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Author ORCID Identifier



Campus-Only Access for Five (5) Years

Document Type


Degree Name

Doctor of Philosophy (PhD)

Degree Program


Year Degree Awarded


Month Degree Awarded


First Advisor


Second Advisor

Albert G. Assaf

Third Advisor

Xi Y. Leung

Fourth Advisor

Lisa A. Keller

Subject Categories

Hospitality Administration and Management | Human Resources Management | Organizational Behavior and Theory


Due to fast-paced developments in the technological sphere, we see that artificial intelligence (AI) and robotics are increasingly working and collaborating with human employees in the hospitality industry. As teaming humans and robots become commonplace in the hospitality context, it is crucial to understand the aspects facilitating and hindering successful human-robot collaboration. However, while research has focused on attributes affecting human-robot interaction from customers’ perspectives, employees’ perceptions and behavioral reactions toward working with service robots are less understood. By taking a Job Demands-Resources (JD-R) approach, this study examines how frontline hospitality employees’ perceptions and collaboration intentions with service robots can be affected by the design of robots’ appearance and job designs.

The proposed research contains three experimental studies. Study 1 tests the association between robots’ human likeness and employees’ collaboration intention and the mediating mechanism of employees’ intrinsic motivation and job stress, guided by the JD-R theory. The results of Study 1 indicate that employees may perceive robots with low human likeness as job resources and, therefore, have a higher collaboration intention toward non-humanoid (vs. humanoid) service robots. Moreover, the results reveal a significant mediating effect of intrinsic work motivation and job stress on the relationship between service robots’ human likeness and employees’ collaboration intention. Building on the findings of Study1, Study 2 examines the interacting effects of robots’ human likeness and task interdependency on employees’ intrinsic work motivation, job stress, and collaboration intention. The results of Study 2 reveal that employees have a higher collaboration intention toward non-humanoid (vs. humanoid) service robots when task interdependence is low. However, such an effect is attenuated when task interdependence is high. Finally, Study 3 further tests the interacting effects of role clarification on the above-proposed model. The results of Study 3 suggest a significant interacting effect of robots’ human likeness and role clarification on employees’ collaboration. The adverse effect of robots’ human likeness on employees’ collaboration intention is mitigated when role clarification is provided. This finding supports the importance of clearly clarifying the role and responsibility of human and robot employees in improving employees’ intentions to interact and collaborate with service robots.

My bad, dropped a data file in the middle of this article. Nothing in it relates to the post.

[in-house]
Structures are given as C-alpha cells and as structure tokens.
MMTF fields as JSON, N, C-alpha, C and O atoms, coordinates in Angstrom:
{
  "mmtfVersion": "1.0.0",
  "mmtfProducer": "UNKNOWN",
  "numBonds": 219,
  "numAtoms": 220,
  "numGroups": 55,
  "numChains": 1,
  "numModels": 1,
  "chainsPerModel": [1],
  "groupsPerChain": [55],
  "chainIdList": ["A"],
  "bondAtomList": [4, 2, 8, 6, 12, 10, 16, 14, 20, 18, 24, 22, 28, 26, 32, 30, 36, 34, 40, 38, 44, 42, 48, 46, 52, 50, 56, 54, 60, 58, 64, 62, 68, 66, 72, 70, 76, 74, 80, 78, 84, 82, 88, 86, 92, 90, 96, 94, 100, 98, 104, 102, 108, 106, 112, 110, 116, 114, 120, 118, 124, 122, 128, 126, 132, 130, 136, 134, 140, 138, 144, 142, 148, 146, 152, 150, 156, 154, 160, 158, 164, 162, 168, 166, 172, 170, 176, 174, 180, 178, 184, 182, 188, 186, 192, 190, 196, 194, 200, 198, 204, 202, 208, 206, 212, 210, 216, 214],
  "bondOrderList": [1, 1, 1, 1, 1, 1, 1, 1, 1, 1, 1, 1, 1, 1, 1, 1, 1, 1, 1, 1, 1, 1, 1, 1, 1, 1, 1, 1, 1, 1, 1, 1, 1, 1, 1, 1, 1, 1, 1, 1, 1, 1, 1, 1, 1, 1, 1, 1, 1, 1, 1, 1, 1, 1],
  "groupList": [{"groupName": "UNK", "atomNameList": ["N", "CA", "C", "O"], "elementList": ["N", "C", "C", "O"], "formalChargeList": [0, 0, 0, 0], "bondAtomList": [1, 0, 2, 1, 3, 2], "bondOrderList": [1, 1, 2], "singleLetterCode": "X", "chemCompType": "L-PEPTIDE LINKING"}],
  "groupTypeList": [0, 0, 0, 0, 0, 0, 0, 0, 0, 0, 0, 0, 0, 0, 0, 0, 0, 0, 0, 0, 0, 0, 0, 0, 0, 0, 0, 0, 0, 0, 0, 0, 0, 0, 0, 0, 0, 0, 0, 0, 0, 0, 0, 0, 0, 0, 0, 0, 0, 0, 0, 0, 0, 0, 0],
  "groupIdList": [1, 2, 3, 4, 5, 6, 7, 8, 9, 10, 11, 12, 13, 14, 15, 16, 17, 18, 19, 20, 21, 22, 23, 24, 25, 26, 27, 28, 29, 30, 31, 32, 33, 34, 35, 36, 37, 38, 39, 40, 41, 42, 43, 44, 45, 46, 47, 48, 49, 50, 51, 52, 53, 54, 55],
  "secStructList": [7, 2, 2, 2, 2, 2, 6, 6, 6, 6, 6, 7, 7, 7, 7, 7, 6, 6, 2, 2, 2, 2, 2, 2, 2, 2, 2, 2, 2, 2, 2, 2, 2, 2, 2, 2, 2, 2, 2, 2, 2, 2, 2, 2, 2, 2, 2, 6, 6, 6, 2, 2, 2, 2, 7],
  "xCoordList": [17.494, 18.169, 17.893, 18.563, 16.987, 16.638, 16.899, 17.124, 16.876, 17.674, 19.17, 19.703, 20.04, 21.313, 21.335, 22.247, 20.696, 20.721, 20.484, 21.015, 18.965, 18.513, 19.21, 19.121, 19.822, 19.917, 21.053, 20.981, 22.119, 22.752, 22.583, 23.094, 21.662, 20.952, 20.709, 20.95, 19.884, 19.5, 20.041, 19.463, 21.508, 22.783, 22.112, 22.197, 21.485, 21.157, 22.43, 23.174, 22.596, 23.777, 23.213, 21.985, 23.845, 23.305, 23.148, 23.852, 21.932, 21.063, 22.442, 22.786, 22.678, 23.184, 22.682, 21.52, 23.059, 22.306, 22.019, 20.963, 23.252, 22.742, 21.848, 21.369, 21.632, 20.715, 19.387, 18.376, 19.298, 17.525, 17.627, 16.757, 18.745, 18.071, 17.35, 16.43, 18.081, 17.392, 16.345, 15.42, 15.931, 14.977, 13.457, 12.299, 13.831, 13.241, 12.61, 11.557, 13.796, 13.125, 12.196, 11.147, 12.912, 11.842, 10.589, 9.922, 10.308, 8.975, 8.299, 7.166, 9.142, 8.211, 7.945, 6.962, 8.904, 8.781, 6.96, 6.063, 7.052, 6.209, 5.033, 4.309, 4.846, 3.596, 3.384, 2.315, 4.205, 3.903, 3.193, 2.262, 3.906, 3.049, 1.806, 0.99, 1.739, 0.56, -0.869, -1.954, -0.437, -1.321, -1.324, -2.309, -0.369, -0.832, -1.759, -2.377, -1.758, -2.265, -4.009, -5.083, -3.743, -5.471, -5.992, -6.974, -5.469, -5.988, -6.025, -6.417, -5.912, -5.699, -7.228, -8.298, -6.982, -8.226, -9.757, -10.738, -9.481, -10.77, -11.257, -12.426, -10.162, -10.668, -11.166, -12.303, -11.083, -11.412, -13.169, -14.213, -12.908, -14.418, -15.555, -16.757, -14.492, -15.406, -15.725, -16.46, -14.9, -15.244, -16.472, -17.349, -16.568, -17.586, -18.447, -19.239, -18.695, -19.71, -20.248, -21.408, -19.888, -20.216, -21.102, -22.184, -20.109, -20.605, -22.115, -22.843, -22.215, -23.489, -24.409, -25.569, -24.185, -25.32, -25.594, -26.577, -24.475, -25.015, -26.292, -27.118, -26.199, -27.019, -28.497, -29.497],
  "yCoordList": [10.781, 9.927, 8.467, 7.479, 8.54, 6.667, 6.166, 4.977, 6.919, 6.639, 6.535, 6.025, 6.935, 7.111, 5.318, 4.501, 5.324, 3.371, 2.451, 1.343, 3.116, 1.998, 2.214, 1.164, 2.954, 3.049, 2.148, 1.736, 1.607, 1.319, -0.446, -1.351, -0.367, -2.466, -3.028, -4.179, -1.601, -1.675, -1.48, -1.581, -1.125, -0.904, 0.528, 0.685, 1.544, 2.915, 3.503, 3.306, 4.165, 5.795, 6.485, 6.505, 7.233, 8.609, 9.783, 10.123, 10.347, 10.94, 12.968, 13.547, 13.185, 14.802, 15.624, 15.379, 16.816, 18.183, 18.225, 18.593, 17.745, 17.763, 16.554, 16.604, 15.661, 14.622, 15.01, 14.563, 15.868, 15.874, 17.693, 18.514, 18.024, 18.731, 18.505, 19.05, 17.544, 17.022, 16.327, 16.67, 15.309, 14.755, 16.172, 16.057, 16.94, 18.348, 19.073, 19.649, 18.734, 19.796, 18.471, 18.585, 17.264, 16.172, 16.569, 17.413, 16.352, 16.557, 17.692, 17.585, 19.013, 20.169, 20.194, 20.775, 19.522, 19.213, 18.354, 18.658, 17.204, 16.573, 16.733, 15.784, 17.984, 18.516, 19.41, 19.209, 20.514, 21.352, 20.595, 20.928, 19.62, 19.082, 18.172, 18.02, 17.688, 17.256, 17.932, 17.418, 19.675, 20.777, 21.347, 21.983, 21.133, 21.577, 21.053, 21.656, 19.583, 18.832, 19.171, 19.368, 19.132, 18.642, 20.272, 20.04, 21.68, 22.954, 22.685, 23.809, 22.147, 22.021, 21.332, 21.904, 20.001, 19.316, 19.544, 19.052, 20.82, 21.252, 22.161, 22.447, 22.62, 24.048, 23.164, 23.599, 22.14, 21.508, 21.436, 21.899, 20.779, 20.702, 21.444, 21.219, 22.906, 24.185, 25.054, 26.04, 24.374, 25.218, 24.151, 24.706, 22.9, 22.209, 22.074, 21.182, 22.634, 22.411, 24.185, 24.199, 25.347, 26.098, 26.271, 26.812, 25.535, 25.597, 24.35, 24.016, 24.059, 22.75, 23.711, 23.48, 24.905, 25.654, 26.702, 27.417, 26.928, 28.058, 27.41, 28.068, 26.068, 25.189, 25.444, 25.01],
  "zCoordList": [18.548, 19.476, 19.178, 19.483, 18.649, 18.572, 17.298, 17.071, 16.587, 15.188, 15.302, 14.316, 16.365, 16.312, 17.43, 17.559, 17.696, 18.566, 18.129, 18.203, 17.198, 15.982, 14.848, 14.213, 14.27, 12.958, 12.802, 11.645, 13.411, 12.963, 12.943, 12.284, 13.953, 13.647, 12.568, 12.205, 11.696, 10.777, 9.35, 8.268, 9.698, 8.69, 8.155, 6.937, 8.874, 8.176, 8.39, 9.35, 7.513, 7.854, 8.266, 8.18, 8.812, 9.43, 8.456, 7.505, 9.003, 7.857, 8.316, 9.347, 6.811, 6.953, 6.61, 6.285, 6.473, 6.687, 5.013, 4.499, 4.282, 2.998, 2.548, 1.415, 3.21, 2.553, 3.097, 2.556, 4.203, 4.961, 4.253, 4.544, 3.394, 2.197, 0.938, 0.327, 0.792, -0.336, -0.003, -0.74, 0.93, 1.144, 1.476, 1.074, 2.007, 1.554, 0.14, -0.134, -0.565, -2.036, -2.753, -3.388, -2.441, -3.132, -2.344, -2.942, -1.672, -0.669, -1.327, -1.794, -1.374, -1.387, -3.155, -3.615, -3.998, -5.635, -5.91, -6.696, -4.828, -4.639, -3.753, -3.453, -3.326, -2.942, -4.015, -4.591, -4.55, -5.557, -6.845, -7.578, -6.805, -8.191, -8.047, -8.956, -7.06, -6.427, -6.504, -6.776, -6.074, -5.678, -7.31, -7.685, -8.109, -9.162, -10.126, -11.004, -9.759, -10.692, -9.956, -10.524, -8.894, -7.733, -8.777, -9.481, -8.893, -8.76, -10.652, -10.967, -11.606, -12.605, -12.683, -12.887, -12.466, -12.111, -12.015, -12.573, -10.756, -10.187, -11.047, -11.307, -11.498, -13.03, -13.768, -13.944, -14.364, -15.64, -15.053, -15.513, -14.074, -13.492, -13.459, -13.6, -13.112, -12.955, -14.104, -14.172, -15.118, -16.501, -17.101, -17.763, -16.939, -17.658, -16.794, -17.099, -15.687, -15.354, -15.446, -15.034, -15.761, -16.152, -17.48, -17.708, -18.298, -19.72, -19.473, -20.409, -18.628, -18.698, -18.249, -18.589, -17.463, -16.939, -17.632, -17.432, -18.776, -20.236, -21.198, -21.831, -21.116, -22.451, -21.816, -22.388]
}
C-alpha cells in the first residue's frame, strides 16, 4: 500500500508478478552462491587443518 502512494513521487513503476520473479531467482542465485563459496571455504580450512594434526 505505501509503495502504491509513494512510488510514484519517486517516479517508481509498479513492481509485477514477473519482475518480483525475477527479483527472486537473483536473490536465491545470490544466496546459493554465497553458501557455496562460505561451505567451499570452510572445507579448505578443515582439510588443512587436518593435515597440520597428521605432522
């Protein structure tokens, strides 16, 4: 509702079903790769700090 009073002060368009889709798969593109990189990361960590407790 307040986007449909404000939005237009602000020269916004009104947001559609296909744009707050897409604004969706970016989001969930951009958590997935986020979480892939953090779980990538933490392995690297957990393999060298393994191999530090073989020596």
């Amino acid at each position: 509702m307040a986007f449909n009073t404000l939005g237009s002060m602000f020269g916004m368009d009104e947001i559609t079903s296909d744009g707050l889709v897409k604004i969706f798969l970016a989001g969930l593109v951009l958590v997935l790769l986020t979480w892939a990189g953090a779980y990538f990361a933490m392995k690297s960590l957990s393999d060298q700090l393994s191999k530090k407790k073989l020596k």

Creative Commons License

Creative Commons Attribution-Noncommercial-No Derivative Works 4.0 License
This work is licensed under a Creative Commons Attribution-Noncommercial-No Derivative Works 4.0 License.

Available for download on Friday, September 01, 2023